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Using Breast Ultrasound for Prognosis


New study demonstrates ultrasounds effectiveness in determining prognoses in women with breast cancer.

Breast cancer ribbon

In addition to identifying potential malignant lesions in women with dense breast tissue and serving as supplemental imaging to mammography, breast ultrasound can also be used to help predict breast cancer survival rates before a patient goes in for surgery, based on research findings.

According to Brooke Lawson, MD, of Ninewells Hospital and Medical School in Scotland, various characteristics of invasive breast cancer that can be seen via ultrasound correlate strongly with whether a woman will achieve 5-year breast cancer survival. Having this preoperative prognostic knowledge can help treating clinicians determine whether neoadjuvant chemotherapy is appropriate for use with individual patients.

To determine what traits could play a role in determining a woman’s prognosis and breast cancer specific survival, Lawson and her team conducted a blinded study and examined 287 women with invasive breast cancers that were visible on ultrasound. Mammographers assessed the ultrasound images for tissue composition, mass shape, orientation, margins, echo pattern, and calcification. Most tumors were between grade 2 and 3.

Of the participating women, 63% were symptomatic at the time of ultrasound imaging, and 37% had cancers that were detected via ultrasound alone. Within the 5.5 years of follow-up, there were 26 deaths that could be attributed to breast cancer, and an additional 31 deaths were unrelated.

Overall, Lawson reports, distal acoustic enhancement and skin involvement at the time of ultrasound have strong associations with deaths due to breast cancer among the study participants. Image analysis also identified a strong correlation between skin involvement and posterior enhancement at the time of ultrasound and breast cancer specific survival. That skin involvement, the team determined, is also linked to nodal metastasis and posterior enhancement to high histological cancer grade.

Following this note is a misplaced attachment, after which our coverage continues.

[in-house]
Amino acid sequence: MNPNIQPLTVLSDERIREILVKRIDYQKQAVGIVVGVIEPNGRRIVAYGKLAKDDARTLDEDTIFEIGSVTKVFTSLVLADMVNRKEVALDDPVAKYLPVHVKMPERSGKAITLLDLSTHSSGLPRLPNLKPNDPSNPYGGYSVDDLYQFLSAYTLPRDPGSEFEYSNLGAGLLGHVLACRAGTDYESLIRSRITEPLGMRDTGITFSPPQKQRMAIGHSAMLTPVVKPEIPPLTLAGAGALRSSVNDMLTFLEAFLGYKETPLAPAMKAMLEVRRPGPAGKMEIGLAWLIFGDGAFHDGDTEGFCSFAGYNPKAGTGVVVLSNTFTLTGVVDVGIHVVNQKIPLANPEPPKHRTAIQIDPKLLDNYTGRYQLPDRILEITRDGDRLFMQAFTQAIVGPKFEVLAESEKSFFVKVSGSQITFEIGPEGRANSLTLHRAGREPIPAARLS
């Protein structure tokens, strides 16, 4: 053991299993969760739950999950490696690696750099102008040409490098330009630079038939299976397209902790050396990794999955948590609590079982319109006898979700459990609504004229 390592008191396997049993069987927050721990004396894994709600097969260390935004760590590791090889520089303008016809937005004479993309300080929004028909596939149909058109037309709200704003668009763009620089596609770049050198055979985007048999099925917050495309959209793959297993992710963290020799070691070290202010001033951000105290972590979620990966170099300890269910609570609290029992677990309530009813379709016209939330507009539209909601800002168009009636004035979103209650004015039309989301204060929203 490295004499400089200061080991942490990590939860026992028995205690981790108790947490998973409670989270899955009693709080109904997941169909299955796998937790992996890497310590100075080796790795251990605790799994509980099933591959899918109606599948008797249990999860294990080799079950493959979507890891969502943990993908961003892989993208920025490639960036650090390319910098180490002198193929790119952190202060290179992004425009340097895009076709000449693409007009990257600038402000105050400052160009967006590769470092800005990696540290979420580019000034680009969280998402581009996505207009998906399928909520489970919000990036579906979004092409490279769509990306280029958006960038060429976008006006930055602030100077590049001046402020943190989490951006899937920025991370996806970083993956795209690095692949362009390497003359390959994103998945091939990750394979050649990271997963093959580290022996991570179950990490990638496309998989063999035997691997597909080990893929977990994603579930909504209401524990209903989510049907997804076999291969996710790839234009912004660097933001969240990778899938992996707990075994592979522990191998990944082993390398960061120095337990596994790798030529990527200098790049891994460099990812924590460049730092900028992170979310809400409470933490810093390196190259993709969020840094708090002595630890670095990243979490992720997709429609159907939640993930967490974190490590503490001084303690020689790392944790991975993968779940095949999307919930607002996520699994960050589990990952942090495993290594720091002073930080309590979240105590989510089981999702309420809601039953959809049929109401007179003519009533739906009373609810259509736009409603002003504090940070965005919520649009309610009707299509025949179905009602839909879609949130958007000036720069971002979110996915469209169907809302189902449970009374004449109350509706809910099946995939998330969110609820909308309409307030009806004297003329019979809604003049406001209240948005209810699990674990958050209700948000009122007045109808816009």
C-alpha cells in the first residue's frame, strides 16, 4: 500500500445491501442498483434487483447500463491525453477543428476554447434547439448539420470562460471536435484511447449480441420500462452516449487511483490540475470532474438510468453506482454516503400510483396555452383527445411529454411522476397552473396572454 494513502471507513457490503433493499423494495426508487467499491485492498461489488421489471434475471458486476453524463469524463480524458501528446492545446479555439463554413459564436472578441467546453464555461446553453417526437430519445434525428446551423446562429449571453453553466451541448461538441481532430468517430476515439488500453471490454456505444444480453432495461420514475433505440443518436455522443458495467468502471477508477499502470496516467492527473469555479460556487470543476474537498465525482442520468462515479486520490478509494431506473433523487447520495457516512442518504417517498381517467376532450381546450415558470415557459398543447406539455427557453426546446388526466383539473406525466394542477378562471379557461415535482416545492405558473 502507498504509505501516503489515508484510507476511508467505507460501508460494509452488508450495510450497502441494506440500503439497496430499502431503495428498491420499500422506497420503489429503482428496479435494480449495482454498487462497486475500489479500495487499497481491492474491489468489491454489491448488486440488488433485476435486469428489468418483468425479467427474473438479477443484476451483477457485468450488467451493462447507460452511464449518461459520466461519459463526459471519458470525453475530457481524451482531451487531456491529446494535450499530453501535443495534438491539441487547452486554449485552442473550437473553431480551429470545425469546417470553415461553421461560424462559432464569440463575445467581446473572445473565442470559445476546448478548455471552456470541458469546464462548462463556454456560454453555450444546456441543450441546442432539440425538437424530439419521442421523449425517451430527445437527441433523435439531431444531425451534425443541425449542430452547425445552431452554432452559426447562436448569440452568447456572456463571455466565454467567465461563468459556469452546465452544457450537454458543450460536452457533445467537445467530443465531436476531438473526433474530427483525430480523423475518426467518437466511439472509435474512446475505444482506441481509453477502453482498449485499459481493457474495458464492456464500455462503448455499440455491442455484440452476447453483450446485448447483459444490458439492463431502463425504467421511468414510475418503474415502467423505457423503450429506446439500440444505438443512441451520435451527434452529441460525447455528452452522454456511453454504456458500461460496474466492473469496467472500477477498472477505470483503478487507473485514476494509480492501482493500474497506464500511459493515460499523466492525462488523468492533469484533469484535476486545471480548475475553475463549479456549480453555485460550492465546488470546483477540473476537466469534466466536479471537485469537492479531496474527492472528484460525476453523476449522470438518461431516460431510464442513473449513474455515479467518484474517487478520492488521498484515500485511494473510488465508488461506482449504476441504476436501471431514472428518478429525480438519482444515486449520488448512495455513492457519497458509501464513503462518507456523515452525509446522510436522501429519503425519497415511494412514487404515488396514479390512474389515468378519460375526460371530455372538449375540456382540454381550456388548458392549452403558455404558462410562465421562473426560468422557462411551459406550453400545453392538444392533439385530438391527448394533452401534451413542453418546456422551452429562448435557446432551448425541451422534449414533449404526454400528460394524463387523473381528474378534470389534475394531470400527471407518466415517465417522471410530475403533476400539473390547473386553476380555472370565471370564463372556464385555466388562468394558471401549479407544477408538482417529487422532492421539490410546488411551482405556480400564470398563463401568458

Among the specific findings, distal acoustic enhancement was associated with a 72.5% 5-year breast cancer specific survival rate. Women who had distal shadowing had a 93% 5-year breast cancer specific survival rate, and those with no distal effect had a 97% 5-year breast cancer specific survival rate.

Researchers also determined that skin thickening could be indicative of a lower breast cancer specific survival rate. Among women who had skin thickening over an identified mass, 78% had a 5-year breast cancer specific survival rate. Conversely, women who had no skin involvement with their invasive breast cancer experienced a 94% 5-year breast cancer specific survival rate. Skin changes viewed via ultrasound were also linked to larger tumors, she says.

Related article: Automated Breast Ultrasound Use on the Rise

In addition, lesion size helped predict whether a woman would reach a 5-year breast cancer specific survival point, according to Lawson. Women who had lesions measuring in the top one-third for size-at least 21 millimeters or more-saw a noticeable increase in mortality. Of that group, 83% reached 5-year breast cancer specific survival. However, more women with lesions in the bottom to middle thirds-those lesions that were smaller-were likely to reach 5-year breast cancer specific survival, specifically 96% of women.

However, not every characteristic associated with invasive breast cancer that could be identified with ultrasound can be used to determine a woman’s potential prognosis and breast cancer specific survival rate. Based on image evaluations, Lawson and her team concluded that mass shape, echogenicity, margin characteristics, orientation, and BI-RADs scores did not play a determining role in breast cancer specific survival.

To understand the full impact of these characteristics and identify how well they truly pinpoint patient outcomes, additional, larger studies are necessary, she says.

Ultimately, Lawson says, all of these factors identified via ultrasound should be considered important. When talking with referring physicians, sonographers should discuss these characteristics to help determine the best treatment options for women with invasive breast cancers.

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